Some Island teachers oppose return to in-person teaching

Teachers at MVRHS were asked to work from home Friday out of abundance of caution. - File photo

Updated 5 pm

A decision on how to reopen schools in September is looming and expected to be debated tonight at 5 pm. In a letter ahead of that meeting, some Island educators are weighing in and calling for no in-person teaching this fall.

The all-island school committee is scheduled to meet tonight to discuss the reopening plans. On Thursday, a letter was posted on the Martha’s Vineyard Educators’ Association (MVEA) Facebook page opposing the idea of students and teachers returning to the classroom and calling for all-remote learning. The letter was not officially endorsed by the MVEA.

The school year will start with 10 professional development days. The letter, which is signed by 23 teachers, recommends using that time to plan “a robust, engaging, and rigorous remote model for our students.”

The teachers acknowledge that remote teaching is not ideal. “Remote learning is not the best way to teach our students regardless of the grade level, but we are not in normal times,” the letter states. “In-person learning amidst COVID regulations is also not the best way to address our standards and care for the social-emotional well-being of our students. While we are in the middle of a global pandemic, no model is perfect, but health and safety must come first!”

According to the letter, a survey of staff found 66% of staff stated they would prefer remote teaching in the fall.  “Additionally, 72.3% of staff stated they were ‘very uncomfortable or uncomfortable’ in returning to school in-person in the fall,” the letter states.

The letter rejects the idea that Martha’s Vineyard is at lower risk.

“It was stated at the AISC meeting that the lower risk on Martha’s Vineyard is a green light to be back in the school buildings. We do not agree,” the letter states.

The letter points to recent reports of more cases on the Island. “The continued uptick in cases on the Island is alarming, and we have not even tested all of our children on Martha’s Vineyard,” the letter states. “Quick turnaround testing seems imperative for any chance of re-entry success.”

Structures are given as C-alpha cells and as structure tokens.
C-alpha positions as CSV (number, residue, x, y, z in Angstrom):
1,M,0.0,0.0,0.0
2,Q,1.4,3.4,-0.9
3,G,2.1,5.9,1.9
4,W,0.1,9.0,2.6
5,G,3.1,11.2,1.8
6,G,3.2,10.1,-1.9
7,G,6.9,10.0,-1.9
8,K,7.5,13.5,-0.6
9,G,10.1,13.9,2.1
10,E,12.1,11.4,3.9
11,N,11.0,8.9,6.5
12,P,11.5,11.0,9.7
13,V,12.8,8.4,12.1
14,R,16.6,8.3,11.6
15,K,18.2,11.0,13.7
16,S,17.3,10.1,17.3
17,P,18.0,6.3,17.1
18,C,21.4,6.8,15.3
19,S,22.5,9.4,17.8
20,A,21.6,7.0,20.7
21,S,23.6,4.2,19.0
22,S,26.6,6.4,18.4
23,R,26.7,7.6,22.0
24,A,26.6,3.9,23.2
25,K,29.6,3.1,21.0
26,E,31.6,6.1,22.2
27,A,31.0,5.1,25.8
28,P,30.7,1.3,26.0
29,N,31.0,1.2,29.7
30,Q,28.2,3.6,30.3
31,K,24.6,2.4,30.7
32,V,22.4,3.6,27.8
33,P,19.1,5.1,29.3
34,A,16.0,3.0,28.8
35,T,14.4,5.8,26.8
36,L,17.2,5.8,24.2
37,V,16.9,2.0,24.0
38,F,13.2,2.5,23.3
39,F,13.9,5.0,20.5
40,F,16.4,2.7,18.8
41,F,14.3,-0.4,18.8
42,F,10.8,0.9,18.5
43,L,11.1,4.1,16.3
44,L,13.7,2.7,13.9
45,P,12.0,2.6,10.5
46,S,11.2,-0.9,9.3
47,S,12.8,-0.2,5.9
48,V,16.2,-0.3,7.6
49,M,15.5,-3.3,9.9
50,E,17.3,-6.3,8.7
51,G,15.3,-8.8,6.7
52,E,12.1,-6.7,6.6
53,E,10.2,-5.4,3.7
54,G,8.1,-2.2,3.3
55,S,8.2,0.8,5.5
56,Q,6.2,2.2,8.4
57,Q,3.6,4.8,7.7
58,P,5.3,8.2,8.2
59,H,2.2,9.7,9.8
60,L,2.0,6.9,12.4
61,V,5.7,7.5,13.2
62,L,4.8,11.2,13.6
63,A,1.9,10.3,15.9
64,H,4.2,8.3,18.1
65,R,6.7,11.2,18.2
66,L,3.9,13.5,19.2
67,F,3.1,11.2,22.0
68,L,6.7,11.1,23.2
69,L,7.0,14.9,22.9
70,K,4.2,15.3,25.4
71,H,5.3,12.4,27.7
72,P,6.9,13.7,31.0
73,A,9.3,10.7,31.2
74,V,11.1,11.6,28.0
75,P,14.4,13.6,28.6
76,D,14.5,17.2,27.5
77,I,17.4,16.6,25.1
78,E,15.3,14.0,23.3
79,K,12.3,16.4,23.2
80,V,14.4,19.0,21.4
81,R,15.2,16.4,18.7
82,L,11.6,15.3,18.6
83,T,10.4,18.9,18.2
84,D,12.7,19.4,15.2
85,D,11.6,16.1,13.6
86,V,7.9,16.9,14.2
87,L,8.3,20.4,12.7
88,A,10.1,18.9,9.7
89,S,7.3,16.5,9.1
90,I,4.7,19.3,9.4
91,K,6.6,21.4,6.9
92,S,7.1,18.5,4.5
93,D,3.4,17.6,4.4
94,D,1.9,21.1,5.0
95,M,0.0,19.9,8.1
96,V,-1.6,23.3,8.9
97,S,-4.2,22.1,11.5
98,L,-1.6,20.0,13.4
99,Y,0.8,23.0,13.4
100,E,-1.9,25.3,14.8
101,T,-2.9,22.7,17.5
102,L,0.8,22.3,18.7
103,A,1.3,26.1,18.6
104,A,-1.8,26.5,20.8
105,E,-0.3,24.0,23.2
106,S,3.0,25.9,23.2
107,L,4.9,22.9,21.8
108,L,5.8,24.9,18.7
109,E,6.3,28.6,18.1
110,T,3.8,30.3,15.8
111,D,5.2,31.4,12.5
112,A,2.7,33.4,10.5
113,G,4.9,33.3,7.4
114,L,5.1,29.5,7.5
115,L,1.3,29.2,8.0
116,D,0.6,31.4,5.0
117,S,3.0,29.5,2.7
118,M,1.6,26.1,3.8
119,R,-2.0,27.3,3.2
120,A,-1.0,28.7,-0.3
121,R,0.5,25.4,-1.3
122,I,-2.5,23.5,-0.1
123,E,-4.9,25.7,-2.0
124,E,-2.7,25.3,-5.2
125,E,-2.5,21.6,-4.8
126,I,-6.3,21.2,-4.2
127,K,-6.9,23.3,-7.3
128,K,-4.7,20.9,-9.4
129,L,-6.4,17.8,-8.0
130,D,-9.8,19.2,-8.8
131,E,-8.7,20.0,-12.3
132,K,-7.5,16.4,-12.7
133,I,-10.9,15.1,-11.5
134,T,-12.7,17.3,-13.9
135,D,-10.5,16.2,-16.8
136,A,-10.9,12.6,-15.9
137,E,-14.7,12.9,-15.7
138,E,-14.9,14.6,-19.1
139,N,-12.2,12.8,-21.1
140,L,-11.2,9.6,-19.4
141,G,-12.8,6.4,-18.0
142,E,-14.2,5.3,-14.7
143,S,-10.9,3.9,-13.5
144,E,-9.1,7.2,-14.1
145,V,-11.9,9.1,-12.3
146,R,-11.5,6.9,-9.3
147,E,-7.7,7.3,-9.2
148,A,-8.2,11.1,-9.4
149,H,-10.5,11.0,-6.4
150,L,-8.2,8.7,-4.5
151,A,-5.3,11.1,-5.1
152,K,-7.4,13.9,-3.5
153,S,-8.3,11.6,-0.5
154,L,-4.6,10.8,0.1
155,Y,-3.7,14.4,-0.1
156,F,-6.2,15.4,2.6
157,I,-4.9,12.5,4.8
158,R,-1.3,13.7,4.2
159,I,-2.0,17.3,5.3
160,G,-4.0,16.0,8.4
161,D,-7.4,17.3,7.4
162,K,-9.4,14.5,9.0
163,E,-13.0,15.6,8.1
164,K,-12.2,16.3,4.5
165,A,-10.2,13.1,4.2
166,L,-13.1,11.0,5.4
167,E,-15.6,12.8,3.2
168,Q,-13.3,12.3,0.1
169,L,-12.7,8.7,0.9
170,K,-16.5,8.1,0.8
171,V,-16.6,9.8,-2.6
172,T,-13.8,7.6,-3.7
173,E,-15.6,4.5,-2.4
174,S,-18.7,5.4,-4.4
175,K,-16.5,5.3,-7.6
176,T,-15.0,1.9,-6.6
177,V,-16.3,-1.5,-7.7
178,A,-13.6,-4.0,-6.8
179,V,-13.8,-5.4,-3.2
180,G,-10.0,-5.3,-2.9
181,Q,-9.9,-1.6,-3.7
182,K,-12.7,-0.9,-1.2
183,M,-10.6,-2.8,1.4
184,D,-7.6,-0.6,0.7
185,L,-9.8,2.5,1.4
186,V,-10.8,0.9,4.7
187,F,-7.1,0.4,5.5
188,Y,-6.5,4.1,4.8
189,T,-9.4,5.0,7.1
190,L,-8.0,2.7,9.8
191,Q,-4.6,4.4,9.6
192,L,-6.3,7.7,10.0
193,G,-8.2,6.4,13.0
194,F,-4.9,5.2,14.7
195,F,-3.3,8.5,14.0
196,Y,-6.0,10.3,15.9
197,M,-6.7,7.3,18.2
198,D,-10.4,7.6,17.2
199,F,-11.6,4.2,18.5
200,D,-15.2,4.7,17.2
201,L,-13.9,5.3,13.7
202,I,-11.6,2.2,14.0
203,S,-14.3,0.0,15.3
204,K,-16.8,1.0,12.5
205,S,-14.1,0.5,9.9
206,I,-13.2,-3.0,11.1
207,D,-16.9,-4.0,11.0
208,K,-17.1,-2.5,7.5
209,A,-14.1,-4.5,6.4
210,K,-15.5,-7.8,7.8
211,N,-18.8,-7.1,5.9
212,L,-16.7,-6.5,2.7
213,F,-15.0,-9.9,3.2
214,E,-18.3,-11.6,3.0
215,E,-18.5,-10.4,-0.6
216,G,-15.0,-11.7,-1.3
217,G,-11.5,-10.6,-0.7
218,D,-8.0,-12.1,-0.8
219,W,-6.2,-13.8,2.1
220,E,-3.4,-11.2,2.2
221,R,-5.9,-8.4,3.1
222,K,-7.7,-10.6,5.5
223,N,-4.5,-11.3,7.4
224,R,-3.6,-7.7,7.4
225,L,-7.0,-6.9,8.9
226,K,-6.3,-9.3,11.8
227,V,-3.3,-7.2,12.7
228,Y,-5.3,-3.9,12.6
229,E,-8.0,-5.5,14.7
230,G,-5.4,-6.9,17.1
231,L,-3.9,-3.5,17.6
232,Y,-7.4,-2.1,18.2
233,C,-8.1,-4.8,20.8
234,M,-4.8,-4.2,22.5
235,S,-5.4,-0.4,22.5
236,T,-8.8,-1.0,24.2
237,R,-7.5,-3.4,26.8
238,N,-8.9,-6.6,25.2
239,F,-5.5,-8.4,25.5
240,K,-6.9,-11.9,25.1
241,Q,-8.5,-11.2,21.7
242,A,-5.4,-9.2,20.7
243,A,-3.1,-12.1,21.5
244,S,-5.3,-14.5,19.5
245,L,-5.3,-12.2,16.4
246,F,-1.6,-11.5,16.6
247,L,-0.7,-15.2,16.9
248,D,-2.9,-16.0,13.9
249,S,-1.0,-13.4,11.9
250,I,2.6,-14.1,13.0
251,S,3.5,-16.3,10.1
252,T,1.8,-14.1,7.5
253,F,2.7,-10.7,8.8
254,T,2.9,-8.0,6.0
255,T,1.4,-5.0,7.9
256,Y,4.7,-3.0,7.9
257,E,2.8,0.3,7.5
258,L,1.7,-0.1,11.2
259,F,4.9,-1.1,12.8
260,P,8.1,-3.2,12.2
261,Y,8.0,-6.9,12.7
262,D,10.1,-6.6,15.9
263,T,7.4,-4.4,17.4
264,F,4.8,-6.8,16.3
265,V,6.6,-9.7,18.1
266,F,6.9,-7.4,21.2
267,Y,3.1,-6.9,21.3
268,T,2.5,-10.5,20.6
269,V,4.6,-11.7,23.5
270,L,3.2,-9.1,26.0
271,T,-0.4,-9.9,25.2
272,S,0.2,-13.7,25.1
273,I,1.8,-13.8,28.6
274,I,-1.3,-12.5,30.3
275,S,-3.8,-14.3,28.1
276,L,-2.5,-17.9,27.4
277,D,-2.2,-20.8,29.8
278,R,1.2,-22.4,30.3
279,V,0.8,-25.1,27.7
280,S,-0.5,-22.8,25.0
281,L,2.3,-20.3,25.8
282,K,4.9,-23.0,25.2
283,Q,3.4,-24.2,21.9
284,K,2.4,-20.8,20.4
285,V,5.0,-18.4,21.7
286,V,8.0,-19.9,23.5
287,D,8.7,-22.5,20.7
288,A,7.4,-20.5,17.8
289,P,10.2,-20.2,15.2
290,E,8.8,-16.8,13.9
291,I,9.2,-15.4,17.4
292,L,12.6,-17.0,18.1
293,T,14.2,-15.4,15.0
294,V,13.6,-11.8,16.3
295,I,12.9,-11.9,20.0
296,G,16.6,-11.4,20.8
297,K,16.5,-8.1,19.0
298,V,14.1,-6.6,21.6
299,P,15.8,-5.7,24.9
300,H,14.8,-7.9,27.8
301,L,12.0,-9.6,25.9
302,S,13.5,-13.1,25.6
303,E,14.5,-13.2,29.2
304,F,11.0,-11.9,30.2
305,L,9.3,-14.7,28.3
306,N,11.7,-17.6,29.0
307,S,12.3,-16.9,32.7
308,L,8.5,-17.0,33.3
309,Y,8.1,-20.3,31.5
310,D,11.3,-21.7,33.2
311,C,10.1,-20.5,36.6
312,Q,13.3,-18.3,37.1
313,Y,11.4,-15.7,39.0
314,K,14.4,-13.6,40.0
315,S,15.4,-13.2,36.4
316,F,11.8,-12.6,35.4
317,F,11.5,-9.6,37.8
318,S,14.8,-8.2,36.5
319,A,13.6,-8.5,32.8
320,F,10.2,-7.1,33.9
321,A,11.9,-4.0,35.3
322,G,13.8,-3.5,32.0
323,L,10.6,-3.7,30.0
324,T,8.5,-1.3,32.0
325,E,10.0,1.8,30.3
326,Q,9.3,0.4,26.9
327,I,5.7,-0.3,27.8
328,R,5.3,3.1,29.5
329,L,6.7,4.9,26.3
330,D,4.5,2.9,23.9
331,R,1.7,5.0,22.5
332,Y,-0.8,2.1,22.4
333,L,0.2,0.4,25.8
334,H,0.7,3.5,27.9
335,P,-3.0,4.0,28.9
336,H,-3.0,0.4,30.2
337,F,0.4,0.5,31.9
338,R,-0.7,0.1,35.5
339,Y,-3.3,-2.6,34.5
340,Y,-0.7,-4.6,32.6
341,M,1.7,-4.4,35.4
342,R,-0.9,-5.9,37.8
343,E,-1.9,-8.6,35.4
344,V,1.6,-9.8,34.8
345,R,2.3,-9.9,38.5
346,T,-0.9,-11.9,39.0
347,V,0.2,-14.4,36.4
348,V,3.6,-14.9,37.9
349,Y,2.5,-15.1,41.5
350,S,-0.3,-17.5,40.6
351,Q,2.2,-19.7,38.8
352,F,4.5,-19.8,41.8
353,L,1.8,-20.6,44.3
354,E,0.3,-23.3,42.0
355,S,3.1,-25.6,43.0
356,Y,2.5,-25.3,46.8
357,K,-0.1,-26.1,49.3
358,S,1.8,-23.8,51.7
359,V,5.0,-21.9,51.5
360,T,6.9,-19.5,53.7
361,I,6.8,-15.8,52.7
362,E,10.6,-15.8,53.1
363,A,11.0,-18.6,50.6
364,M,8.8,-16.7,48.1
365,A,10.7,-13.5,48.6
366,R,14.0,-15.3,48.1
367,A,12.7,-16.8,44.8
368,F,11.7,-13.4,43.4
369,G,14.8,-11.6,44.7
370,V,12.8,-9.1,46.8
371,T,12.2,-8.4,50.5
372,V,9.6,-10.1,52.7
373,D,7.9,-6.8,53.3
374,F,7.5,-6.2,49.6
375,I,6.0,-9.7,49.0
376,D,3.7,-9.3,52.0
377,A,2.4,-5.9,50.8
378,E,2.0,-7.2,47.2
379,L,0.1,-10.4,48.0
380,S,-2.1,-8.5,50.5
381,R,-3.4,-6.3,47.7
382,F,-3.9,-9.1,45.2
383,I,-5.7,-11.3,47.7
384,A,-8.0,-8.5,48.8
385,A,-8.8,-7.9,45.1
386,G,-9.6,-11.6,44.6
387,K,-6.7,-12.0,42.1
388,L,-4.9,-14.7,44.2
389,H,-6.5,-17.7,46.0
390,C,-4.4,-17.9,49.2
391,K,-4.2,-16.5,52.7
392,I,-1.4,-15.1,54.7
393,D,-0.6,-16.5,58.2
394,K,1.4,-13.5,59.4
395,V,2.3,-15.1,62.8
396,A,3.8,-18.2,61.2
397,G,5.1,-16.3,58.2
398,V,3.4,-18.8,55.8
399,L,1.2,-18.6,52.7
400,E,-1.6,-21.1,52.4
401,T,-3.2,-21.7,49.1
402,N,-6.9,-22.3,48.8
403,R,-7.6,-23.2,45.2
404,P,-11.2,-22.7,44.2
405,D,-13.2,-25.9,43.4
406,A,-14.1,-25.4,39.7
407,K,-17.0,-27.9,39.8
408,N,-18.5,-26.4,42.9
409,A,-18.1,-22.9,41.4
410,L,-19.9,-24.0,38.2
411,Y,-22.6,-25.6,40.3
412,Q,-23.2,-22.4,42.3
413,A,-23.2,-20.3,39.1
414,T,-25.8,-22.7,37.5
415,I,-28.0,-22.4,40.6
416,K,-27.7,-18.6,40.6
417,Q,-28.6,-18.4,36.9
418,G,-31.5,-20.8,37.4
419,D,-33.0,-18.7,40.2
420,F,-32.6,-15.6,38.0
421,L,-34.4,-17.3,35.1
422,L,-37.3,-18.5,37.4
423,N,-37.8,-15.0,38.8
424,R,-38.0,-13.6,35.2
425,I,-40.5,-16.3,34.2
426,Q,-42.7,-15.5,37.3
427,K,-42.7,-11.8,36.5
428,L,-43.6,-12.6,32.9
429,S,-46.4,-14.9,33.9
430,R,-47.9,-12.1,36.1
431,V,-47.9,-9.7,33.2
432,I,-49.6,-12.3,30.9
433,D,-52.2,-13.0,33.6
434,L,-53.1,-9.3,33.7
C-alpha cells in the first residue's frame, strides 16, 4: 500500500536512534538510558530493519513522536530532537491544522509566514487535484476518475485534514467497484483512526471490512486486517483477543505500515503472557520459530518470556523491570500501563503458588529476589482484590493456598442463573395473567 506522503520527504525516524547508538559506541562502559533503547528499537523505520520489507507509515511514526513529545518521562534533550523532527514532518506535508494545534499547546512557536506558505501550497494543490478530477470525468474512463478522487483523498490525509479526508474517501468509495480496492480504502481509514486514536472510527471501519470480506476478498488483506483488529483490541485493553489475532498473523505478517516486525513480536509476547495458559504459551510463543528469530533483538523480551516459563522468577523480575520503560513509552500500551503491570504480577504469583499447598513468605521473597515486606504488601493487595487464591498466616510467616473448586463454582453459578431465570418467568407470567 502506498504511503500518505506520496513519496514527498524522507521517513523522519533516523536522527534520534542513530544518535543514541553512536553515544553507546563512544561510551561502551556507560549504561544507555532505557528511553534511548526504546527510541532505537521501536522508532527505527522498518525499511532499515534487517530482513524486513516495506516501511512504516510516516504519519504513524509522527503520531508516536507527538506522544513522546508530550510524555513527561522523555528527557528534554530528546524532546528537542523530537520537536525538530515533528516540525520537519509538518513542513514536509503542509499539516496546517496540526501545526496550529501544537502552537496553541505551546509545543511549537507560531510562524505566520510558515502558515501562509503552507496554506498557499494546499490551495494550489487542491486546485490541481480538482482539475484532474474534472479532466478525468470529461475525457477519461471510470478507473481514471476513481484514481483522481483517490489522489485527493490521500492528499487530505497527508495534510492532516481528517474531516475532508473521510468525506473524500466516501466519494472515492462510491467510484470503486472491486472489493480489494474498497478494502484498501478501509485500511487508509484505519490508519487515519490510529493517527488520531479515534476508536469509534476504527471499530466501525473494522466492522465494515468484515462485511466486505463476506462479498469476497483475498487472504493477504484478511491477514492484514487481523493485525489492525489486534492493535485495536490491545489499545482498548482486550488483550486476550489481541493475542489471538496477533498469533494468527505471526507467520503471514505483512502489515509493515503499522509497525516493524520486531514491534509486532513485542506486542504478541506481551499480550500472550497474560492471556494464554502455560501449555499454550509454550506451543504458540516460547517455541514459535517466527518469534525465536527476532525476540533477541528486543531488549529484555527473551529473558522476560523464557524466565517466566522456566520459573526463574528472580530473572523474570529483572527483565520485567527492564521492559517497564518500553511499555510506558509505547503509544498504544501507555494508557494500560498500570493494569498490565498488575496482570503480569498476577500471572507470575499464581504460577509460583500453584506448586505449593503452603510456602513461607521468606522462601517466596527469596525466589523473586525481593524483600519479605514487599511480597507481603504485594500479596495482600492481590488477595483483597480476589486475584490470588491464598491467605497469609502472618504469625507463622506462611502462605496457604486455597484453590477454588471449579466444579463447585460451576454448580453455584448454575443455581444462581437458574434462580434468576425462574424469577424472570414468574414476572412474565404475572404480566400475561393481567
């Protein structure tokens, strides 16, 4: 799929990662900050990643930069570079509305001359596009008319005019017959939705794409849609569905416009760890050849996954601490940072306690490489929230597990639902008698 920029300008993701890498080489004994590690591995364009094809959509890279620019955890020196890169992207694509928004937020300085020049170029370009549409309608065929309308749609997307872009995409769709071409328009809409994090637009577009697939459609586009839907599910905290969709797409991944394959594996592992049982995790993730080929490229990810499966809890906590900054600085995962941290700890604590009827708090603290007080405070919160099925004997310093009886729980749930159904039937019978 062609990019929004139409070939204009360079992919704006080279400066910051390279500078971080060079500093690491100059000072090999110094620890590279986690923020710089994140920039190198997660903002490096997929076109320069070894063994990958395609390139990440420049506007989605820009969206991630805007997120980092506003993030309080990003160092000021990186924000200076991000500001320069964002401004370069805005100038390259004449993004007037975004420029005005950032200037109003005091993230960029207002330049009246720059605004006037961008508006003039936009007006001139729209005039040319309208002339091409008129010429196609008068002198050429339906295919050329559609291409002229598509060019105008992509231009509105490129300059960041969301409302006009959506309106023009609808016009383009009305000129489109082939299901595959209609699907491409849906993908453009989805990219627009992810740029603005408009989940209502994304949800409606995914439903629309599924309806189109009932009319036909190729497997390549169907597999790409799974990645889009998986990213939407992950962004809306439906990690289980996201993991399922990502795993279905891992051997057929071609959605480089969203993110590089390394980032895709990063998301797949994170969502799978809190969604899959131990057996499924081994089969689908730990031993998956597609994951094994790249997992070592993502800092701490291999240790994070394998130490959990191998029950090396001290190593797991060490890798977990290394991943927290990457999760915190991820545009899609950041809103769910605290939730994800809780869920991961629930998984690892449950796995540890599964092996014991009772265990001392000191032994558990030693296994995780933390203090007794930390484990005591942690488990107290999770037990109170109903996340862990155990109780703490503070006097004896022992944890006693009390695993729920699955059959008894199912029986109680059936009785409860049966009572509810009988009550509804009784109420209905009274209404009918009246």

The all-island school committee has held two recent meetings wrestling with the best way to start the school year. The state set a deadline for districts to submit plans for Thursday, Aug. 13. 

The current proposed reopening plan (which must be voted on by each individual school district) still has students going to a remote learning model on Sept. 17, with all students back in the physical buildings by Oct. 27. Under the proposed plan, K-2 (K-3 for the up-Island district) students would transition to a hybrid learning model on Sept. 29. Grades 3-5 would switch to the hybrid on Oct. 13, and students in grades 6-8 and all high schoolers would transition on Oct. 27.

As of now, schools would utilize four cohorts: Students in cohorts A and B would be fully engaged in the hybrid model. Cohort A would attend school in person on Monday and Tuesday, and cohort B would attend school in person on Thursday and Friday. Cohort C would serve high-needs students who may require additional support, or may need to get back to in-person learning as soon as possible.

The letter from the teachers quotes Caroline Buckee, associate director of the Center of Communicable Disease Dynamics at Harvard’s T.H. Chan School of Public Health who said: “We should be aiming for no transmission before we open the schools and we put our kids in harm’s way — kids and teachers and their caregivers.”